# Jackson inequality

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An inequality estimating the rate of decrease of the best approximation error of a function by trigonometric or algebraic polynomials in dependence on its differentiability and finite-difference properties. Let be a -periodic continuous function on the real axis, let be the best uniform approximation error of by trigonometric polynomials of degree , i.e. and let be the modulus of continuity of (cf. Continuity, modulus of). It was shown by D. Jackson  that (*)

(where is an absolute constant), while if has an -th order continuous derivative , , then where the constant depends on only. S.N. Bernshtein  obtained inequality (*) in an independent manner for the case If is continuous or times continuously differentiable on a closed interval , and if is the best uniform approximation error of the function on by algebraic polynomials of degree , then, for one has the relation  where the constant depends on only.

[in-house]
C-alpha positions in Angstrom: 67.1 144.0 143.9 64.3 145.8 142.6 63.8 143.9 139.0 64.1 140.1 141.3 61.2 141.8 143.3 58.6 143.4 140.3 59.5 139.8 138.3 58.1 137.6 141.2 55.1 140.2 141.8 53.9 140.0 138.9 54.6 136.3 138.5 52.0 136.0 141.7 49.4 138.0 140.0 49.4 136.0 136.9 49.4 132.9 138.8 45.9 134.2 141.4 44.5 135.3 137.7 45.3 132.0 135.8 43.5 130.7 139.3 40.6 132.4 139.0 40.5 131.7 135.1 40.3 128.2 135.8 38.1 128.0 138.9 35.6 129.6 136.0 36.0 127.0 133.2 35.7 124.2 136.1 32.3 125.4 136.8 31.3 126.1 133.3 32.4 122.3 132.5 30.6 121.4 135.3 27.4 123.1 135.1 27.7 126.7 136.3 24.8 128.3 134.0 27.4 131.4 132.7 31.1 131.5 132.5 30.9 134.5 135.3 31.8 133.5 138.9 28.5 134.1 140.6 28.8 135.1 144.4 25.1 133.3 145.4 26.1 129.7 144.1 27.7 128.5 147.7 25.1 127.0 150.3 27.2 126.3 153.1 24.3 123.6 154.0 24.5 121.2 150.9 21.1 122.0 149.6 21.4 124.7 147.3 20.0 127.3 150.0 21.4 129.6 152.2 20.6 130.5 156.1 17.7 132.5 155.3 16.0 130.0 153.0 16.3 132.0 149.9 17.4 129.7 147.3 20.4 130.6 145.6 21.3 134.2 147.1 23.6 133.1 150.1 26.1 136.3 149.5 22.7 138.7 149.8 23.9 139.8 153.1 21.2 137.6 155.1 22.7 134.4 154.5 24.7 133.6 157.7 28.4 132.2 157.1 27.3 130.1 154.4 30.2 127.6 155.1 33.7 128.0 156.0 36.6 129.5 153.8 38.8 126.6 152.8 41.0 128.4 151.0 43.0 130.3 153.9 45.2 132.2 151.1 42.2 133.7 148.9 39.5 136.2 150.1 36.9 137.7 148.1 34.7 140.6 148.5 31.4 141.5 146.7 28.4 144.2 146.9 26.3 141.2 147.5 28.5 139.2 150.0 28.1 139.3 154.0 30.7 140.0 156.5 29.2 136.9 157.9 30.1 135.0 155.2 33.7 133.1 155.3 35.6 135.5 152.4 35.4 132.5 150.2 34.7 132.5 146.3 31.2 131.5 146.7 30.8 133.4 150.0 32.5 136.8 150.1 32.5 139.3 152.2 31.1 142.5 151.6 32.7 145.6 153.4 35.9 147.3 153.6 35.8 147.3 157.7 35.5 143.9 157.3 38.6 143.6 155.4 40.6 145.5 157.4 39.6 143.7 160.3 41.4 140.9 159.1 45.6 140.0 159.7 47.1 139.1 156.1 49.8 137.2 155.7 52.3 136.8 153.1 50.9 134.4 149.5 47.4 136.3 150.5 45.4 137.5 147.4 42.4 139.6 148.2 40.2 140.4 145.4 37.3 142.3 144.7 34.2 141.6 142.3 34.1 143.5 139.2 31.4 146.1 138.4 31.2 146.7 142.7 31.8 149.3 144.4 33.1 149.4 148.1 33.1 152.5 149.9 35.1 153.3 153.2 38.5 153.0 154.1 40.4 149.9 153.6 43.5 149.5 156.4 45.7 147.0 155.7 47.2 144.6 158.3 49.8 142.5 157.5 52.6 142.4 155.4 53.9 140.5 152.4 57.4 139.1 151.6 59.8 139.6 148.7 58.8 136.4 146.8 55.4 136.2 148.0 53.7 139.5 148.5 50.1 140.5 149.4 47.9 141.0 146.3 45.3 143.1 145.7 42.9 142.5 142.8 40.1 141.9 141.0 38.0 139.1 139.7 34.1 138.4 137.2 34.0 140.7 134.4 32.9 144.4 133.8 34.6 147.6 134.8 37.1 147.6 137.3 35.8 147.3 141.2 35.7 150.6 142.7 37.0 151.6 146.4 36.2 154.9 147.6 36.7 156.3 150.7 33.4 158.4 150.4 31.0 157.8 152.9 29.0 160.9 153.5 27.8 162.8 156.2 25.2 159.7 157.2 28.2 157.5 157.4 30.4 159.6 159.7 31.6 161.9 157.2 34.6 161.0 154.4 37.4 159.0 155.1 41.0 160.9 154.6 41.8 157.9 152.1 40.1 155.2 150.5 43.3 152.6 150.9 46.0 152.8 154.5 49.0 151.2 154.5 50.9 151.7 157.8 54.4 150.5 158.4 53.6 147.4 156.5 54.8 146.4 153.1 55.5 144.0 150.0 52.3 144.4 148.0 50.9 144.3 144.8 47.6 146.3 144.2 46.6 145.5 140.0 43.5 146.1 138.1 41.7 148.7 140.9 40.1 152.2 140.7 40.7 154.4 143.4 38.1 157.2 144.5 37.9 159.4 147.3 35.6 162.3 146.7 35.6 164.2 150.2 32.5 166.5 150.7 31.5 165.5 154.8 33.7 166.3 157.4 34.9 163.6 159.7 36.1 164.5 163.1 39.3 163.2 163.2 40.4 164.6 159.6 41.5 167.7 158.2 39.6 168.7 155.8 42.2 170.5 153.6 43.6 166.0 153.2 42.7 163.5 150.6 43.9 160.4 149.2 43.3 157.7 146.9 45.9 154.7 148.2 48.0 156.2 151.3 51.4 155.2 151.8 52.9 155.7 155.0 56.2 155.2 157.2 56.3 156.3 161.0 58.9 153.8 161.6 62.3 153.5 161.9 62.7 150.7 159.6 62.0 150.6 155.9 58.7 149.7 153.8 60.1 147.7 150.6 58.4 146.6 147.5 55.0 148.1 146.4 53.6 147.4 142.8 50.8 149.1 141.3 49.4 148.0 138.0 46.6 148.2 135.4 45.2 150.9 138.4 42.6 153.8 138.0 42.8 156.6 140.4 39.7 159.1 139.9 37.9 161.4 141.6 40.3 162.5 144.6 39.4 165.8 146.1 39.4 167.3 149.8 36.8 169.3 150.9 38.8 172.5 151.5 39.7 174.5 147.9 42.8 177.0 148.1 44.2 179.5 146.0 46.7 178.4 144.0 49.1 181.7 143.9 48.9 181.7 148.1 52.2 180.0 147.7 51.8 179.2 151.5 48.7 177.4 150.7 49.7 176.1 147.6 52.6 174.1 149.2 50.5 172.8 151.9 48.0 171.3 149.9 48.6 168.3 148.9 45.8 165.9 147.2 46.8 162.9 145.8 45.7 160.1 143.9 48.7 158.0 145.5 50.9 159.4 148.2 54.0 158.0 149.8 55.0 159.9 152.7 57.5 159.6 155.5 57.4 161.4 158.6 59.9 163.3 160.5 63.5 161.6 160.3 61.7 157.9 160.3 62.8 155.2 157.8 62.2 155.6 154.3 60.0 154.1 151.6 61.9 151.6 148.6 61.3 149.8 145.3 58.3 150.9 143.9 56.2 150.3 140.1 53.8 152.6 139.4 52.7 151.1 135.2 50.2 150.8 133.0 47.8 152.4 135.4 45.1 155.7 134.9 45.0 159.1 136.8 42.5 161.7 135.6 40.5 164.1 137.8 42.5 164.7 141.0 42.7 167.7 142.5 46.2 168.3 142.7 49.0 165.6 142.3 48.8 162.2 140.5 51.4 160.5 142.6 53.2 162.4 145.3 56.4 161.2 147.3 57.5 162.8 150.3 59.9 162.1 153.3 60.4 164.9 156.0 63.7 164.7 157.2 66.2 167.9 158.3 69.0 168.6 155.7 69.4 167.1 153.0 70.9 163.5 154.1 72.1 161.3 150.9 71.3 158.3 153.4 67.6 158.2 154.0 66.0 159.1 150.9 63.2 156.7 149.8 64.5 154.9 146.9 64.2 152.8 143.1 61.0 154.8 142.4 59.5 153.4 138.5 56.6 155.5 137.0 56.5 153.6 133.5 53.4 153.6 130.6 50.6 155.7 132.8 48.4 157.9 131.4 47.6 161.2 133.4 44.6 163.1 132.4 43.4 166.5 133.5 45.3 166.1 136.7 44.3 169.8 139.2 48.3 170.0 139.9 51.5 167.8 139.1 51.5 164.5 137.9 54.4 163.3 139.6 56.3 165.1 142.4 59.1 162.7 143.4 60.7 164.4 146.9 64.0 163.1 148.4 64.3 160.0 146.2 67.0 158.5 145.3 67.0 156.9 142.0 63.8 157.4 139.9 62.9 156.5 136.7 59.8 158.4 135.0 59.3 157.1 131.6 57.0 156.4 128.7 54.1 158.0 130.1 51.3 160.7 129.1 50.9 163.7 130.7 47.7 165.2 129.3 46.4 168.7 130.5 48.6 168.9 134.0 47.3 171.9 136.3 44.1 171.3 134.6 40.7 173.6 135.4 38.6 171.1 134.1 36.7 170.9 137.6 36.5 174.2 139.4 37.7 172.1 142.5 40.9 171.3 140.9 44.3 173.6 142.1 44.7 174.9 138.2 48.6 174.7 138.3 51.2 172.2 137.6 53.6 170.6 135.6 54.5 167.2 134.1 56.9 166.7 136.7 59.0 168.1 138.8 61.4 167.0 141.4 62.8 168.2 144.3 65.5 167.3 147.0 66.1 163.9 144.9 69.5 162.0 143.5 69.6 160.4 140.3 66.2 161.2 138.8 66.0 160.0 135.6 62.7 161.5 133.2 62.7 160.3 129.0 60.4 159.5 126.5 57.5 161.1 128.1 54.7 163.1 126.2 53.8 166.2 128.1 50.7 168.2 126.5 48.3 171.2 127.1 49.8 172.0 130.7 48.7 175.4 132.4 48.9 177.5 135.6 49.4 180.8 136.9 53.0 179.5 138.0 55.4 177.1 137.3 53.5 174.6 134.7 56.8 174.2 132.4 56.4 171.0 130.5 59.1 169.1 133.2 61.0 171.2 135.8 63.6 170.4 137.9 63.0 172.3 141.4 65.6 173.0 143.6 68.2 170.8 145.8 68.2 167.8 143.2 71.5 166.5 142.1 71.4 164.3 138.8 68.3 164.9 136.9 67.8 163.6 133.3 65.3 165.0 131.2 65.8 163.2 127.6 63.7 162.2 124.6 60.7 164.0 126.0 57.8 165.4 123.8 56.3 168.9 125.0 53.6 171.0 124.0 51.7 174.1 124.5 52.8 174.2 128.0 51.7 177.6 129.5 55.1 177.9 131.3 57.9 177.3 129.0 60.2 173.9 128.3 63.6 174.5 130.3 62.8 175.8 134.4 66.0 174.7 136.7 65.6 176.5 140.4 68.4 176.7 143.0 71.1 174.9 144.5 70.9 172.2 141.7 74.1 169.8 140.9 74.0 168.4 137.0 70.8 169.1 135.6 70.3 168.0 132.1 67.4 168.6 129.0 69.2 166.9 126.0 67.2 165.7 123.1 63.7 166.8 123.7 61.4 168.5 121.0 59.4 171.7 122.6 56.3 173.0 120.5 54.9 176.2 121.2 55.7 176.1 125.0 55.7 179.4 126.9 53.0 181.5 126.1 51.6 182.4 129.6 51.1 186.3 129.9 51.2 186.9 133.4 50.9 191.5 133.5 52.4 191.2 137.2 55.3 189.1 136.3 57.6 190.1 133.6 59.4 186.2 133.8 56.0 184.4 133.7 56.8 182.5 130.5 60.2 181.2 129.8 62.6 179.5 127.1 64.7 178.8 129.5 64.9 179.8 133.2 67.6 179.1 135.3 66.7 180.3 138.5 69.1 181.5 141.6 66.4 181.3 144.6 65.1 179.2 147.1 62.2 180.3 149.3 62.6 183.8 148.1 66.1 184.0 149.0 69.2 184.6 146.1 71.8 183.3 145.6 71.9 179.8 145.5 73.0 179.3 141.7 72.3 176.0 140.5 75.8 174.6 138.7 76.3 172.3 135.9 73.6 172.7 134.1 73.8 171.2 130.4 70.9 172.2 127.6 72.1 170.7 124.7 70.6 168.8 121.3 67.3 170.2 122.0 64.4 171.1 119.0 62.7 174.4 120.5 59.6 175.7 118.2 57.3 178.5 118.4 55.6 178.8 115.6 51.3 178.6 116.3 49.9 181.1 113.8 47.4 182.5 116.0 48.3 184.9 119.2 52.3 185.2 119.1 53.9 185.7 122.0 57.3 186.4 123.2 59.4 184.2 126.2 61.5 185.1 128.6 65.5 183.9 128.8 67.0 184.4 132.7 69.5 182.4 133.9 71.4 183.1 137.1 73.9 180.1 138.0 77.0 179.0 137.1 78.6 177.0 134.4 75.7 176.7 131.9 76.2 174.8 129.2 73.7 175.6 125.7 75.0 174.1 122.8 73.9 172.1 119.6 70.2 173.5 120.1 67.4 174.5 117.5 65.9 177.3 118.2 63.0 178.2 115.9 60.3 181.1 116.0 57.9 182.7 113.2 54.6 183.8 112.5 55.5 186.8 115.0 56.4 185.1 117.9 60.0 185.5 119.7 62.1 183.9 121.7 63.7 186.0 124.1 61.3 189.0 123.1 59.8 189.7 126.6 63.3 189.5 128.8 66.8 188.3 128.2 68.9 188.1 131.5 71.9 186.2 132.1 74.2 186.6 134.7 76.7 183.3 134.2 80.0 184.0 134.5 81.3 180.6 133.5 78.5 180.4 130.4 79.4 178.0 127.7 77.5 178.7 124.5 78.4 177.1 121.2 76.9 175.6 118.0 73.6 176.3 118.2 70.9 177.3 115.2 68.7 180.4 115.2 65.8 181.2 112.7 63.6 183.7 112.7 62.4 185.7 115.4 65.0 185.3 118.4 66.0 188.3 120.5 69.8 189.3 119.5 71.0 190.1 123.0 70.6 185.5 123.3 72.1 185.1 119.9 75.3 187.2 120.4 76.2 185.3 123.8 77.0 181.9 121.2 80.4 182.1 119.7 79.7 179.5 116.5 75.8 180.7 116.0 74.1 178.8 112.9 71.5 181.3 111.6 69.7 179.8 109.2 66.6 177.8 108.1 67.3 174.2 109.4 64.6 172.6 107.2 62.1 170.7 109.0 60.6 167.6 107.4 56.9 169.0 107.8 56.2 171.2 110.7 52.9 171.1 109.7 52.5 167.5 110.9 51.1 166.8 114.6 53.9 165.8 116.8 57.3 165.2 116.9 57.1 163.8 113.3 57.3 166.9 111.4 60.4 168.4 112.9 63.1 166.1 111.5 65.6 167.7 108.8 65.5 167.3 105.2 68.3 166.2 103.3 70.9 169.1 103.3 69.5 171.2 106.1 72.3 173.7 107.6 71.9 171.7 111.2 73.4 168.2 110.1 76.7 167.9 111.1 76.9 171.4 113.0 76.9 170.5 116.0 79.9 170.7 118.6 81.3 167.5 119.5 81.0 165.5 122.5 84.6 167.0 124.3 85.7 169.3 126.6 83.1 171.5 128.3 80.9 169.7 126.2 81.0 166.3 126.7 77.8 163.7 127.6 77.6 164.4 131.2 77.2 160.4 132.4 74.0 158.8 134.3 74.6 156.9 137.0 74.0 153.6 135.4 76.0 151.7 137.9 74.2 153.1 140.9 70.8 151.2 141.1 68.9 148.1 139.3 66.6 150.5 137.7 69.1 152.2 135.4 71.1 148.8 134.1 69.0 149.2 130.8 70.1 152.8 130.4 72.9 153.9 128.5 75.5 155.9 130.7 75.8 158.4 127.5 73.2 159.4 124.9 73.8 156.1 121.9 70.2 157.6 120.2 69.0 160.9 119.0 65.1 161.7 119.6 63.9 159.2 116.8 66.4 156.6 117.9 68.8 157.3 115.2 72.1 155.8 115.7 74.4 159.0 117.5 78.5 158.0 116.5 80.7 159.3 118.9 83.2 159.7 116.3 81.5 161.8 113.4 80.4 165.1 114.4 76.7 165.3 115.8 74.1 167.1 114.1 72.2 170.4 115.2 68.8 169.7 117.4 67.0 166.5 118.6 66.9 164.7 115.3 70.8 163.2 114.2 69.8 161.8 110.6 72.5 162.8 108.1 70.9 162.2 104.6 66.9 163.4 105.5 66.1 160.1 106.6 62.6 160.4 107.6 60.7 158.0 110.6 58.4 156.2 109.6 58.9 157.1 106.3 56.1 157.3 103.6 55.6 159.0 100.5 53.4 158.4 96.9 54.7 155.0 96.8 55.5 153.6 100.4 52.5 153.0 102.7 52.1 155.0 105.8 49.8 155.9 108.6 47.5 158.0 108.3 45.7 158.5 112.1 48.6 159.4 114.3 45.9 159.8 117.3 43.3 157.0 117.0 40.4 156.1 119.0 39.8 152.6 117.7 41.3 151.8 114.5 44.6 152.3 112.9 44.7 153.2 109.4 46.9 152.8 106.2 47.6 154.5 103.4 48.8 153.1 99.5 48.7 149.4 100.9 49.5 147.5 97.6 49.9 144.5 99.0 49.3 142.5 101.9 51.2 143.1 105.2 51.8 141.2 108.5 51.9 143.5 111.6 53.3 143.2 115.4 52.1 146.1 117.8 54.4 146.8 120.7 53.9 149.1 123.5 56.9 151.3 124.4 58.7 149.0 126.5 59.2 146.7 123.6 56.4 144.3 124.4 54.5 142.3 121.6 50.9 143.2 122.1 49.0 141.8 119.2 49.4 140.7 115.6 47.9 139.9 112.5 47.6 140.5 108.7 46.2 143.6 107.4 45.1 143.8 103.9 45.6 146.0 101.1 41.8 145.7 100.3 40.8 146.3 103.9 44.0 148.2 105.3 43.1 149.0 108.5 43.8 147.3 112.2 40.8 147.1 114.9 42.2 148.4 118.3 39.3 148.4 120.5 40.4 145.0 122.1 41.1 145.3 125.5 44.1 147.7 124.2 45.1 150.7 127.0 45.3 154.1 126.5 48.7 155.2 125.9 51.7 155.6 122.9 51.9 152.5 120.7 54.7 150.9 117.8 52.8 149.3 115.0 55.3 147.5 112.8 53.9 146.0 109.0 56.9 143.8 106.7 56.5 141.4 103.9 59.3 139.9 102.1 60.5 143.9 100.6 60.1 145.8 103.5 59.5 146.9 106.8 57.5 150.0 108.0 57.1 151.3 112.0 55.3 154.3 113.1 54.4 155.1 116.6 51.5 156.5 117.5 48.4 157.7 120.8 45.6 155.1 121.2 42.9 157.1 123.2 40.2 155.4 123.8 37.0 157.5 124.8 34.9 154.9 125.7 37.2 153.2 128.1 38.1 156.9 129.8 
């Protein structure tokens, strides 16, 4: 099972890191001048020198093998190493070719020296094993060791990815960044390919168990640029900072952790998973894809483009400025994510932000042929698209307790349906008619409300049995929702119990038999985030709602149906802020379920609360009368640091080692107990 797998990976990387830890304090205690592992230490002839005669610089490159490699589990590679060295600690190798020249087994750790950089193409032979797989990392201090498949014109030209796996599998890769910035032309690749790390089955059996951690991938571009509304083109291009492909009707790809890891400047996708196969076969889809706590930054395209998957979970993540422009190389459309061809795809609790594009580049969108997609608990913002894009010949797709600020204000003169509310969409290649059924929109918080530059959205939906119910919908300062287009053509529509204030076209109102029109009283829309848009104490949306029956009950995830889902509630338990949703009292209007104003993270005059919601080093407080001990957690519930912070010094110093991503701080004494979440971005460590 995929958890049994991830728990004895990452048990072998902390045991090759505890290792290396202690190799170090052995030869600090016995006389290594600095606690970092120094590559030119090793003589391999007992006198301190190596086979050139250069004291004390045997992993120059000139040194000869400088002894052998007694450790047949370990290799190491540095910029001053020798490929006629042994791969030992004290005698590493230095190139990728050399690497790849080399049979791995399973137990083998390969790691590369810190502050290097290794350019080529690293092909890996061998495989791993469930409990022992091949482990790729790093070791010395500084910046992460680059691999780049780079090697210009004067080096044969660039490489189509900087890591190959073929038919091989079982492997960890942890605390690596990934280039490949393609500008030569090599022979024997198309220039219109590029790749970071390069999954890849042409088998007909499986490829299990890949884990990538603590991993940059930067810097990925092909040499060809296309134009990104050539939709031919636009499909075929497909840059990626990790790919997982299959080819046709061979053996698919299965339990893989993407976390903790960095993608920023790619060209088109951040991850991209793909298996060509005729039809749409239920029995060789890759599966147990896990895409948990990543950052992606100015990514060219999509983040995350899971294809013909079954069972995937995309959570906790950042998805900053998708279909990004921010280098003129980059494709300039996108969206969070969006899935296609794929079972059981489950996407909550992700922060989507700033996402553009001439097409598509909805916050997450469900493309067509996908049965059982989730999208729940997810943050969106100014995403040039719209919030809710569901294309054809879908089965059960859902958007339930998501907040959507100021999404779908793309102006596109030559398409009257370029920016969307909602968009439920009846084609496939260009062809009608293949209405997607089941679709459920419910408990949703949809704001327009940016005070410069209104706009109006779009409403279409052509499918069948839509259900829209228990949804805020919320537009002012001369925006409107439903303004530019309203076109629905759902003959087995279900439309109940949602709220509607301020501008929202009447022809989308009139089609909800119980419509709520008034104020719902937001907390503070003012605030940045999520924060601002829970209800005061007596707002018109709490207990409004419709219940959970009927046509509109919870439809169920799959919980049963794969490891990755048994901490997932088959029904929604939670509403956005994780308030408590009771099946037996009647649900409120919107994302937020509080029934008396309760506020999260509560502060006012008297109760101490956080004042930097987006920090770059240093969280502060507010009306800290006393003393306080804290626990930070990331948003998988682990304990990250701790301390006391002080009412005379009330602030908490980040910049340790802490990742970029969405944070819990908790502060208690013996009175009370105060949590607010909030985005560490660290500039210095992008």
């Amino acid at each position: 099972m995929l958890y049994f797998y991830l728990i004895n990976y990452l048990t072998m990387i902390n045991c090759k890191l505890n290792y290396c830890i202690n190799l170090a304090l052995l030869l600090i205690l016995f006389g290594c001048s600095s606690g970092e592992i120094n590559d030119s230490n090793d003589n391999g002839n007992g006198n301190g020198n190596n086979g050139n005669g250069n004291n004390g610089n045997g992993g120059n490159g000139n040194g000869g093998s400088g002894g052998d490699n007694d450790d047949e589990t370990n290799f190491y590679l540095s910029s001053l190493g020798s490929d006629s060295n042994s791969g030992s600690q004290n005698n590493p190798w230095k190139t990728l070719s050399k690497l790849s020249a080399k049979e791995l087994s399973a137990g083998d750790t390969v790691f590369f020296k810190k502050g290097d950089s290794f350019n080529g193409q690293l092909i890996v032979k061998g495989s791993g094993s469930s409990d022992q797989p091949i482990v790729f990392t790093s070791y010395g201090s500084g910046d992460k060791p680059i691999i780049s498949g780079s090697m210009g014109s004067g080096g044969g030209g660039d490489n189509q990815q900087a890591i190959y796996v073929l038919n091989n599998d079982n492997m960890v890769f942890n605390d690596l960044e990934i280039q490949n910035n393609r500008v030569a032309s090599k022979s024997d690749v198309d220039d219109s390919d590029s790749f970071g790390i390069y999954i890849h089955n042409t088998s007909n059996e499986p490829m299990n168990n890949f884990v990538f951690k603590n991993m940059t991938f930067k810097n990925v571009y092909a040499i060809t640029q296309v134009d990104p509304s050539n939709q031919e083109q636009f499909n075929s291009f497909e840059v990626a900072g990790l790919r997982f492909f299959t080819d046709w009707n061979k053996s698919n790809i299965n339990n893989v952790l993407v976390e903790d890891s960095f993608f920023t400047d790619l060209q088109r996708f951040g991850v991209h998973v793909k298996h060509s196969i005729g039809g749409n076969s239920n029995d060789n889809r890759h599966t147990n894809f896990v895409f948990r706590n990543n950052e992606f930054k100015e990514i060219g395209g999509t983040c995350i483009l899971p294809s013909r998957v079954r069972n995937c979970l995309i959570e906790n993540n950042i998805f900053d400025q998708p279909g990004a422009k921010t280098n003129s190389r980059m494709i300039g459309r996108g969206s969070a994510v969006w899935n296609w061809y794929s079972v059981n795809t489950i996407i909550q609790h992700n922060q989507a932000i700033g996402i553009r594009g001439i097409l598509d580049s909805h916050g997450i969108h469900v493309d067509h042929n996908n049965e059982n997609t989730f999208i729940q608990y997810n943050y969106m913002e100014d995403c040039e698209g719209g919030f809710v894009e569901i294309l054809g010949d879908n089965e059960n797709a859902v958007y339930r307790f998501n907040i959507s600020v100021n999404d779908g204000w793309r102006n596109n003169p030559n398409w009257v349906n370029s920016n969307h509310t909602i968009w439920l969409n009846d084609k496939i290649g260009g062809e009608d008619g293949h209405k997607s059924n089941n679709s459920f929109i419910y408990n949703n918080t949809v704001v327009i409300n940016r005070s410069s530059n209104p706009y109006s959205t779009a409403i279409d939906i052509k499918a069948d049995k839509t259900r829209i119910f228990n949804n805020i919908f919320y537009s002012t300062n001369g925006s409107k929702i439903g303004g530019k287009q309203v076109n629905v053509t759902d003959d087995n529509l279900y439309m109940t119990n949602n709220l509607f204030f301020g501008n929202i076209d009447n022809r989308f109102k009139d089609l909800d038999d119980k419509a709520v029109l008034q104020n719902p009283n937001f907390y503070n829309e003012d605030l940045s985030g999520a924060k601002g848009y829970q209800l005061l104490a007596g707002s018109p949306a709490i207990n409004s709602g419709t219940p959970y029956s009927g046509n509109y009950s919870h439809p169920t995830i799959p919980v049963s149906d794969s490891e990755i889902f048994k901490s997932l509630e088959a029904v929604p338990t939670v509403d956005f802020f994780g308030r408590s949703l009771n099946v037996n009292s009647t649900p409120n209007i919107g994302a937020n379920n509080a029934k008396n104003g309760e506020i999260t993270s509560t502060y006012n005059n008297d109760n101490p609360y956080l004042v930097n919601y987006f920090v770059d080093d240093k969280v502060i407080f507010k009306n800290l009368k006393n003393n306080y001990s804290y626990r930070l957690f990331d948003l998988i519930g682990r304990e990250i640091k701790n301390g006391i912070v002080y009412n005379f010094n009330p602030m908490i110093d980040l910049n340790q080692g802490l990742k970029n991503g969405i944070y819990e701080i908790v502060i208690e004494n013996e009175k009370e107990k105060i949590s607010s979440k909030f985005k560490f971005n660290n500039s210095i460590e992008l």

The Jackson inequalities are also known as the Jackson theorems or as direct theorems in the theory of approximation of functions. They may be generalized in various directions: to approximation using an integral metric, to approximation by entire functions of finite order, to an estimate concerning the approximation using a modulus of smoothness of order , or to a function of several variables. The exact values of the constants in Jackson's inequalities have been determined in several cases.